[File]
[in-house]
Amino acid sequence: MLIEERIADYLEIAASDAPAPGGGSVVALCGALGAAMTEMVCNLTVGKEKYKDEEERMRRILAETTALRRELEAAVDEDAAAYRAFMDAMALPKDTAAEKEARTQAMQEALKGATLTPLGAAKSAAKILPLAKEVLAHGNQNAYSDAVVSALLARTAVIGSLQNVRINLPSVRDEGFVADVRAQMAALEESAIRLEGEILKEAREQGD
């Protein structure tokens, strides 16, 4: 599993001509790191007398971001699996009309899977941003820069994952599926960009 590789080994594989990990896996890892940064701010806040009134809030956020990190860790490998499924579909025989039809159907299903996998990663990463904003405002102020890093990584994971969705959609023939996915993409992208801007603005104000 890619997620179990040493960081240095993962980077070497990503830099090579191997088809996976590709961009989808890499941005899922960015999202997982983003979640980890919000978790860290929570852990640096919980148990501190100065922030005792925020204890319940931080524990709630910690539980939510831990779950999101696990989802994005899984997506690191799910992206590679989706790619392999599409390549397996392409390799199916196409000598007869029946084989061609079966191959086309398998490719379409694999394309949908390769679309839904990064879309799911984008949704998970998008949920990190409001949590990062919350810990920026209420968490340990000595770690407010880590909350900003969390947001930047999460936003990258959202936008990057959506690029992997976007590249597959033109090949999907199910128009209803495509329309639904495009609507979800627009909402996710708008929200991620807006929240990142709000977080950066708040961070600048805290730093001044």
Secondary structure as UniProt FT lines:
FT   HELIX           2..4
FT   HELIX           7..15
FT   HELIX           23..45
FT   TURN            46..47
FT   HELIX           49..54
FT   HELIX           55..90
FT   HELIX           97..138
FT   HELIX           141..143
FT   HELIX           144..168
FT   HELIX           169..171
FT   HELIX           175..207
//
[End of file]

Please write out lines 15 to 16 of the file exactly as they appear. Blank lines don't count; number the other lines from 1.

FT   HELIX           175..207
//